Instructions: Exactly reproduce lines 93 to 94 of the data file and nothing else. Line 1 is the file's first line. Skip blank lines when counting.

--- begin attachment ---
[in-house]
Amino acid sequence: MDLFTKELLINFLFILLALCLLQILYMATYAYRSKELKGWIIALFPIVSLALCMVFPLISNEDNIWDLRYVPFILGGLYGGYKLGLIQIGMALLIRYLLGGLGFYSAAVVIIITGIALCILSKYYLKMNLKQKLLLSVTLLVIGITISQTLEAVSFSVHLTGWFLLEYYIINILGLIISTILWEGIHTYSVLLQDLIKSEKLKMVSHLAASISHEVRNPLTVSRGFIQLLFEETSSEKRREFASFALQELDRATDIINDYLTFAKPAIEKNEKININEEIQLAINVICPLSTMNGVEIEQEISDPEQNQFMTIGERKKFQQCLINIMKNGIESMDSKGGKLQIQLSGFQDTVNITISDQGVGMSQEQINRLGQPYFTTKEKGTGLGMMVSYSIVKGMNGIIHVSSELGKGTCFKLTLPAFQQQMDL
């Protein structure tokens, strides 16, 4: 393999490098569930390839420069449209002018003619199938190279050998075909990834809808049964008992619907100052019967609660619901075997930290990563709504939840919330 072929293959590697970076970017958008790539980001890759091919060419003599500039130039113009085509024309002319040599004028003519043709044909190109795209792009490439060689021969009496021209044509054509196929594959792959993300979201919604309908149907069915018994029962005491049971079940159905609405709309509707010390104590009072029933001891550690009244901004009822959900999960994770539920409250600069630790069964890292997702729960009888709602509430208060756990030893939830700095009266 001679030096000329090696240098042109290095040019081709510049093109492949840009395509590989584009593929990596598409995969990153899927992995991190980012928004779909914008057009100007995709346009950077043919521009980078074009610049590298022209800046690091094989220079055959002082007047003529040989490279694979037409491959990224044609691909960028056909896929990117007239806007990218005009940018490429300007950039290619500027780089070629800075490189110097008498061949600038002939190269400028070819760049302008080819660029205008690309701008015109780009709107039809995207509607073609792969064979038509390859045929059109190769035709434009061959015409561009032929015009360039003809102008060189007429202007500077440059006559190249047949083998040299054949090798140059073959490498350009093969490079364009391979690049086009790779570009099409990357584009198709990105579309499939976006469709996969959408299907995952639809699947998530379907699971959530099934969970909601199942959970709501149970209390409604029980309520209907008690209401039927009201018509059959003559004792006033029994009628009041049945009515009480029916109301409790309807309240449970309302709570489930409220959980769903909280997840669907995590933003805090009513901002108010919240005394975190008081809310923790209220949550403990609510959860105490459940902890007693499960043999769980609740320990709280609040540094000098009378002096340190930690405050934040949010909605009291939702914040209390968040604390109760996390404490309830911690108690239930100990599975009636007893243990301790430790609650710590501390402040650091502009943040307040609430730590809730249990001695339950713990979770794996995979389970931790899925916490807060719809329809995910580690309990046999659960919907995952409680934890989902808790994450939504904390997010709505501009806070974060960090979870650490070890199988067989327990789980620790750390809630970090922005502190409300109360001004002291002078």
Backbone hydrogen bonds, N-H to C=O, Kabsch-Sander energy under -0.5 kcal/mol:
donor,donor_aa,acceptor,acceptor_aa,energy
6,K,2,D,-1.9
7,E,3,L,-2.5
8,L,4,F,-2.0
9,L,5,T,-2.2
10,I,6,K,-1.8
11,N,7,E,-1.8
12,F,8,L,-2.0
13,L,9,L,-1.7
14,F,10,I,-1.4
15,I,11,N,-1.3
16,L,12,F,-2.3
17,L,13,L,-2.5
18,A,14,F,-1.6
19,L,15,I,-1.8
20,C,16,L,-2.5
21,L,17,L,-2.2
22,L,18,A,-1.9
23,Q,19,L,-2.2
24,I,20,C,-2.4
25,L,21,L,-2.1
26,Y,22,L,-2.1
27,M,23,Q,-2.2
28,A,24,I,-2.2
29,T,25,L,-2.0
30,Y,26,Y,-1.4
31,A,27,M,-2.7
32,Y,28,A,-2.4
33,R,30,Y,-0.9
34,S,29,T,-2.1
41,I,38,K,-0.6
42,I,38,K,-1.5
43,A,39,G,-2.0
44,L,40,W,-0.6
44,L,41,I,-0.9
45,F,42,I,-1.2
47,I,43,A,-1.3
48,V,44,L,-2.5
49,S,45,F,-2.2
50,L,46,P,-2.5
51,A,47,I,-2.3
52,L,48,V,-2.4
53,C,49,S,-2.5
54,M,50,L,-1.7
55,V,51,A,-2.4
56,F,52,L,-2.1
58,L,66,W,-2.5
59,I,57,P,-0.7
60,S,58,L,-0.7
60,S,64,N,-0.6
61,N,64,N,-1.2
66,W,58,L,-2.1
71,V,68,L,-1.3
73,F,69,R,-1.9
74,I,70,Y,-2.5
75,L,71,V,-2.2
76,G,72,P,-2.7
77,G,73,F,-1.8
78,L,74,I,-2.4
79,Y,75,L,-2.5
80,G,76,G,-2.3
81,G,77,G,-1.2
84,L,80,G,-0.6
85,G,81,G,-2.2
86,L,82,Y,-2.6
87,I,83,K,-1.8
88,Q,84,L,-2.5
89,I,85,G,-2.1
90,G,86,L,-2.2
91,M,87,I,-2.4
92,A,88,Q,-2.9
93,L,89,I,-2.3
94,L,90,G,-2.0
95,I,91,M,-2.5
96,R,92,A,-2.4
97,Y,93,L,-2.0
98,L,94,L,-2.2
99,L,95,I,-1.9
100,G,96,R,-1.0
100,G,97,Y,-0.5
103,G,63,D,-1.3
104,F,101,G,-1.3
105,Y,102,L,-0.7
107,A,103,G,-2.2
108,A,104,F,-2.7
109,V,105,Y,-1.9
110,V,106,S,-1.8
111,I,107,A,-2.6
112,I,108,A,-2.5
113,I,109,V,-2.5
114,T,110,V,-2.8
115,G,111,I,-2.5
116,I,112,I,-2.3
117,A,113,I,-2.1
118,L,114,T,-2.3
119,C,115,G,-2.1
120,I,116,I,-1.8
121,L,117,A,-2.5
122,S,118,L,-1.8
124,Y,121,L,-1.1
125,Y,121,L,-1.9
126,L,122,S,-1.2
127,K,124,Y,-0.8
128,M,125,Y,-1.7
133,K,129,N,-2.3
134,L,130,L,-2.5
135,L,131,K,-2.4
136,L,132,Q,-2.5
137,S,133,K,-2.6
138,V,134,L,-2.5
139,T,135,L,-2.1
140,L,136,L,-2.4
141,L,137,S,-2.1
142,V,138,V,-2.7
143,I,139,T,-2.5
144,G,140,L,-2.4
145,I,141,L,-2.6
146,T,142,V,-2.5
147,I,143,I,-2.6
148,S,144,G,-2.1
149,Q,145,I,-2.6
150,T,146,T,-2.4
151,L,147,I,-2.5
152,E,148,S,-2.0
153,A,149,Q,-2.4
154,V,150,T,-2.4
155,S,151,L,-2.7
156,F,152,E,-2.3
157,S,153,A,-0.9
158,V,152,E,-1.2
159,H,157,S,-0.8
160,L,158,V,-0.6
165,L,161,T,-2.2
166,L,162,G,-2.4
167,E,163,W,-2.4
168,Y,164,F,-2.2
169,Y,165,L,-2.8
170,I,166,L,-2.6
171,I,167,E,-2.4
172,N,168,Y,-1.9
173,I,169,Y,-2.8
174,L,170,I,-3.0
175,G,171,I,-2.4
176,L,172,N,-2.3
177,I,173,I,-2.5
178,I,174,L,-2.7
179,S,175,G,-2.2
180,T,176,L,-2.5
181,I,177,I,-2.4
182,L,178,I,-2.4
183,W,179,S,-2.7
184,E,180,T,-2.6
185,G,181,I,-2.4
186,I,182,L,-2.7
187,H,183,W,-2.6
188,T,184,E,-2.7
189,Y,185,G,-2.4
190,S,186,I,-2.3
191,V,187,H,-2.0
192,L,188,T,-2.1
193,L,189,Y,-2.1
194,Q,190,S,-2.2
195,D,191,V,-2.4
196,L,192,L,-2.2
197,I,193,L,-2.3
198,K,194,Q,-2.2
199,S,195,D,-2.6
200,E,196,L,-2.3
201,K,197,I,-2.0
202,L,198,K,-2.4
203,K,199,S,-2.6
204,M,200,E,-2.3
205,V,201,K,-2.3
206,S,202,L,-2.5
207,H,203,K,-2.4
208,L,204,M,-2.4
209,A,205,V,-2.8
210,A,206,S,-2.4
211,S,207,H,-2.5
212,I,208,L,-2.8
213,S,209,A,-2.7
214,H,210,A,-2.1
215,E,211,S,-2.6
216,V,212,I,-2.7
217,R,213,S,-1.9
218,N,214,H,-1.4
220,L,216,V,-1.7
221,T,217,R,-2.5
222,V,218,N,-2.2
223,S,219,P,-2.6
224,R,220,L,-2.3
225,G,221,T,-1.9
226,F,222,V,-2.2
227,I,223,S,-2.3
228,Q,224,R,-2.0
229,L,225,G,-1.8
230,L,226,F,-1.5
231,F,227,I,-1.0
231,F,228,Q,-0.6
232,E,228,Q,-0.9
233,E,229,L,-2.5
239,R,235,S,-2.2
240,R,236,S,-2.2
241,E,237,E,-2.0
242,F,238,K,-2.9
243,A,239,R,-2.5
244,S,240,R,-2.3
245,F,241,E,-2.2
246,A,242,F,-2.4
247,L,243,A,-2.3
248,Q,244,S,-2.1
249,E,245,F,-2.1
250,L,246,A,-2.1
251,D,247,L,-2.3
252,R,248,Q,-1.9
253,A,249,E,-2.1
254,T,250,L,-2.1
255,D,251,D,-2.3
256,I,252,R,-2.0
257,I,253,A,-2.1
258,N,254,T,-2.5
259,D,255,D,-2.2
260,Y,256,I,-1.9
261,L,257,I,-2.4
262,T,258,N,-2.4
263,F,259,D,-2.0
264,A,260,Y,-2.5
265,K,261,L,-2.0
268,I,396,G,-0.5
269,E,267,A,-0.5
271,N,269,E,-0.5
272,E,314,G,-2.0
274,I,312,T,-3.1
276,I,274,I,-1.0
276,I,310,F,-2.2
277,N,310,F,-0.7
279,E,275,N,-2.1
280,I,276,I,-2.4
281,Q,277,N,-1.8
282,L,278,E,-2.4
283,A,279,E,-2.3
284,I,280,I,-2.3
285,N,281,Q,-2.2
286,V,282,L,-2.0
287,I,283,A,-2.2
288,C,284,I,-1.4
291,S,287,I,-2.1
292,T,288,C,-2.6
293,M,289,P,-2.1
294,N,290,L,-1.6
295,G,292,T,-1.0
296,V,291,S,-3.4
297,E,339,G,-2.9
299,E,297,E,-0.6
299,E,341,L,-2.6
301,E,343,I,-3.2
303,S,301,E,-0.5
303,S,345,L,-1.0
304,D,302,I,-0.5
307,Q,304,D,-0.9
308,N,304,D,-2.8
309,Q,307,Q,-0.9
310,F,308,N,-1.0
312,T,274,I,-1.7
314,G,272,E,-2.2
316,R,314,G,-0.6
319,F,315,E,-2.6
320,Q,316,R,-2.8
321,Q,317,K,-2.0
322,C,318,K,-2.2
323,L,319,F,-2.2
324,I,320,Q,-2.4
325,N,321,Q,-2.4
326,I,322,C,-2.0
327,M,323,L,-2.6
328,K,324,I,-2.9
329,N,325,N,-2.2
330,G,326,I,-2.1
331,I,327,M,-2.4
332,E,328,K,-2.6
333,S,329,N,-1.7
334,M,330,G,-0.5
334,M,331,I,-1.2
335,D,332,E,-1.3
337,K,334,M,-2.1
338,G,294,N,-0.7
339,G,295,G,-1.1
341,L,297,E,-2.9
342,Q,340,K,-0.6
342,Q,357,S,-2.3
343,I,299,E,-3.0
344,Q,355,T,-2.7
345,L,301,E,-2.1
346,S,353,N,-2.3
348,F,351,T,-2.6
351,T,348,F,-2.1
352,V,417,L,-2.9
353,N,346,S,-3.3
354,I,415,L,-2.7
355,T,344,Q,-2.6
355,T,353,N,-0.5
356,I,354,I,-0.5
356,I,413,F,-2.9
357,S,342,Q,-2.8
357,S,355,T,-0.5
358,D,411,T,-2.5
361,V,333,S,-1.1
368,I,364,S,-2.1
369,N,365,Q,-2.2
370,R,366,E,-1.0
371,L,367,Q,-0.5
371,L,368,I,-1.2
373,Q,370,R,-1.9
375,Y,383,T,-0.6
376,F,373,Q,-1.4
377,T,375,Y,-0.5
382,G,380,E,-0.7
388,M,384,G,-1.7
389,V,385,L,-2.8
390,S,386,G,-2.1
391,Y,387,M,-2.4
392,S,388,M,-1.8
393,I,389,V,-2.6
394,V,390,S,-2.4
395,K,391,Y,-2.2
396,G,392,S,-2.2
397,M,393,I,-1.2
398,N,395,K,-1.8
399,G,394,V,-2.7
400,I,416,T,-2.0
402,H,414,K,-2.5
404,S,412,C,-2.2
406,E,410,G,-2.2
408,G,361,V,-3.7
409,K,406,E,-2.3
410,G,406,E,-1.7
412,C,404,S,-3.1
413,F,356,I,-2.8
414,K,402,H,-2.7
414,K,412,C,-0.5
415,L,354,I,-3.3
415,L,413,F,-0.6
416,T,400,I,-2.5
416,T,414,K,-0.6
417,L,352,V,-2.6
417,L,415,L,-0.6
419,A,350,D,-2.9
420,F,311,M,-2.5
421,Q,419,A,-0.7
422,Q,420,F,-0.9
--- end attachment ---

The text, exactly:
112,I,108,A,-2.5
113,I,109,V,-2.5